You have reached your limit of free articles this month.

Enjoy unlimited access to SpringfieldNewsSun.com

Starting at just 99¢ for 8 weeks.

GREAT REASONS TO SUBSCRIBE TODAY!

  • IN-DEPTH REPORTING
  • INTERACTIVE STORYTELLING
  • NEW TOPICS & COVERAGE
  • ePAPER
X

You have read of premium articles.

Get unlimited access to all of our breaking news, in-depth coverage and interactive features. Starting at just 99c for 8 weeks.

X

Welcome to SpringfieldNewsSun.com

Your source for Clark and Champaign counties’ hometown news. All readers have free access to a limited number of stories every month.

If you are a News-Sun subscriber, please take a moment to login for unlimited access.

Beavercreek’s Bobb driving force behind Raymond tribute


The late Lee Raymond always drove his race car with one hand on the steering wheel.

The two-time ARCA champion, who also taught the same driving style to best friend Russ Bobb, said the one-handed style gives the driver more control over the car. Or perhaps it was so Raymond could have the other one free to lend a helping hand to a fellow racer or friend in need.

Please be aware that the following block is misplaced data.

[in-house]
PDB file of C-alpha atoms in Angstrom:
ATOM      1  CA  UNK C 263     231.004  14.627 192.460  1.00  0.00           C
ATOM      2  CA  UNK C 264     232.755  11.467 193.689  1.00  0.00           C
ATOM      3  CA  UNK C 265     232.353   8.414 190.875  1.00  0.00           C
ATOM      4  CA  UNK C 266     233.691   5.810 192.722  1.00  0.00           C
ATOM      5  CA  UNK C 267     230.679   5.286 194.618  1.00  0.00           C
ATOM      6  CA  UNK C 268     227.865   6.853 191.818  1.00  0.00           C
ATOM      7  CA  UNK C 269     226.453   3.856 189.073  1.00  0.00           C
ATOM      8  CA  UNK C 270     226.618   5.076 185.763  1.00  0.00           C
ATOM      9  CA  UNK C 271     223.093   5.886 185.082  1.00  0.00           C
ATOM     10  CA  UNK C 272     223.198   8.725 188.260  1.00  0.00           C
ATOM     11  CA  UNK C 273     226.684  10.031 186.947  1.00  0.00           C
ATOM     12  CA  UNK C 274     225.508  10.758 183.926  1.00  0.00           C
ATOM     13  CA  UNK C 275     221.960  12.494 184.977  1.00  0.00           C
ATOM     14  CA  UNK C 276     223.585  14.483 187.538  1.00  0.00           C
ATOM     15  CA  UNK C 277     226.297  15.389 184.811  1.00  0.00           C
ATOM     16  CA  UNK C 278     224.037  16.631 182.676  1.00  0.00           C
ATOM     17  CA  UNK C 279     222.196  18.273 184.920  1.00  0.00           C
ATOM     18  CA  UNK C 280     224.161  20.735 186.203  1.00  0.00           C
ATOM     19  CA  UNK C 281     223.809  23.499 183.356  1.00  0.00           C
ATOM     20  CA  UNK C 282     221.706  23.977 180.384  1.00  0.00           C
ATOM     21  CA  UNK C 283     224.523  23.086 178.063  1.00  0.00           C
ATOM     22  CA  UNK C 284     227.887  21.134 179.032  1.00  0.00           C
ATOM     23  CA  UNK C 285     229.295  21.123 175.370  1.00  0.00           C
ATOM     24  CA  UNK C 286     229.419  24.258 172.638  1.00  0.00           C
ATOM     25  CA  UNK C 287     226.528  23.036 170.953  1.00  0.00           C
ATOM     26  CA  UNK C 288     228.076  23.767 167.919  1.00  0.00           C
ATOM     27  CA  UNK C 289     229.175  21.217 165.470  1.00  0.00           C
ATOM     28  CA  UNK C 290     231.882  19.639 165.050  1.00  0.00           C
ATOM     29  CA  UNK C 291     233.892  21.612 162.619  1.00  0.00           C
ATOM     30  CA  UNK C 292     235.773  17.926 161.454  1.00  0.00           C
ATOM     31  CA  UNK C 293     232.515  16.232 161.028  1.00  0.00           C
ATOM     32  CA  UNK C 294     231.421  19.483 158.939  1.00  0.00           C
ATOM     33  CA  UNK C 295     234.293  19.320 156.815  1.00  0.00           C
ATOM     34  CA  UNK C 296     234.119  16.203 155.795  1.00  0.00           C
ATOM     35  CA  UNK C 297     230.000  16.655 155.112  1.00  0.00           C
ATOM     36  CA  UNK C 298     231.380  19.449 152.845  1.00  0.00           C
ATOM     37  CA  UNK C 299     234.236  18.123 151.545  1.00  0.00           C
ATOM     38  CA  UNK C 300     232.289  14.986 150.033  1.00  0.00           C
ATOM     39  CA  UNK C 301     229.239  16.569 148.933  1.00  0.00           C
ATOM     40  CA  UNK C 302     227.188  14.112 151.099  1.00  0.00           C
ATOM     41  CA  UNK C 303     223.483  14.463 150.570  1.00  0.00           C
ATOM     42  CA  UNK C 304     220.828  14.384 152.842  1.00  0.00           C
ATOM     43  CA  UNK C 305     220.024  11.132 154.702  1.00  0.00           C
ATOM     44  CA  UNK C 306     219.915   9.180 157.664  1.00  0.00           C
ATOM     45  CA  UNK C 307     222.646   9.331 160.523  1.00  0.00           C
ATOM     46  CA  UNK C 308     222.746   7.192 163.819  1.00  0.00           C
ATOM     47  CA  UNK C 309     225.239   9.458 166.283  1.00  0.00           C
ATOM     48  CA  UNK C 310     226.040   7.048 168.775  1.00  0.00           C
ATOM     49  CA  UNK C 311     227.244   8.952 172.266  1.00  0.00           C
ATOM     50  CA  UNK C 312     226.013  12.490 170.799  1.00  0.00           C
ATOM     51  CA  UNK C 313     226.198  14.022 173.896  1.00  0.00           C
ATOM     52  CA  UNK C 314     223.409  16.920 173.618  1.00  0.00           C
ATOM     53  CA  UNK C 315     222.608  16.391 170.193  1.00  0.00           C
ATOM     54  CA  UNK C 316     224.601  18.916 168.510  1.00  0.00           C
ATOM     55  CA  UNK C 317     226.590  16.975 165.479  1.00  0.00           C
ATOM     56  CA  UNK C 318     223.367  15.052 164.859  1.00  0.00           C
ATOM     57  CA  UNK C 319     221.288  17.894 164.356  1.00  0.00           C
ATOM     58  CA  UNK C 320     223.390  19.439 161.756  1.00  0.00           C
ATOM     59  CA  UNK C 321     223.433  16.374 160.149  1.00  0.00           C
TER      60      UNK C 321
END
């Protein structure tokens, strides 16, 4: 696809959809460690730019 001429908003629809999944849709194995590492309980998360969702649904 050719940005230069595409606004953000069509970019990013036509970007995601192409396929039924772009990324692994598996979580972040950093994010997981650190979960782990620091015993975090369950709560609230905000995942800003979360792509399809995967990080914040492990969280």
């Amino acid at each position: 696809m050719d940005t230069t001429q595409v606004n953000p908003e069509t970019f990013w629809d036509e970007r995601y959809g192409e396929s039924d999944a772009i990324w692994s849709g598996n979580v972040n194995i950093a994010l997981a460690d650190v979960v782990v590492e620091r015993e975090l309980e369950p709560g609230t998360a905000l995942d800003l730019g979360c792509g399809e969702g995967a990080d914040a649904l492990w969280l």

“He’s all about helping people. To talk to him you woudn’t know he was a two-time ARCA champion,” said Beavercreek’s Bobb, who met Raymond in 1975 and bonded instantly. “He didn’t brag about it or anything. He was just a down to earth guy.”

It’s with that mindset that Bobb undertook the task to honor Raymond, who died of cancer Dec. 12 at the age of 59. The Lee Raymond Memorial will be held at Kil-Kare Speedway on Friday for the modified division.

Shady Bowl Speedway will also hold a Raymond tribute race Aug. 23.

Through T-shirt sales and donations, Bobb has collected enough money to pay the entry fee for the modified field. Bobb is also offering an extra $100 to 10th-place finishers and back, a $100 Hard Charger award and five free gallons of gas to as many as 30 drivers in the modified field.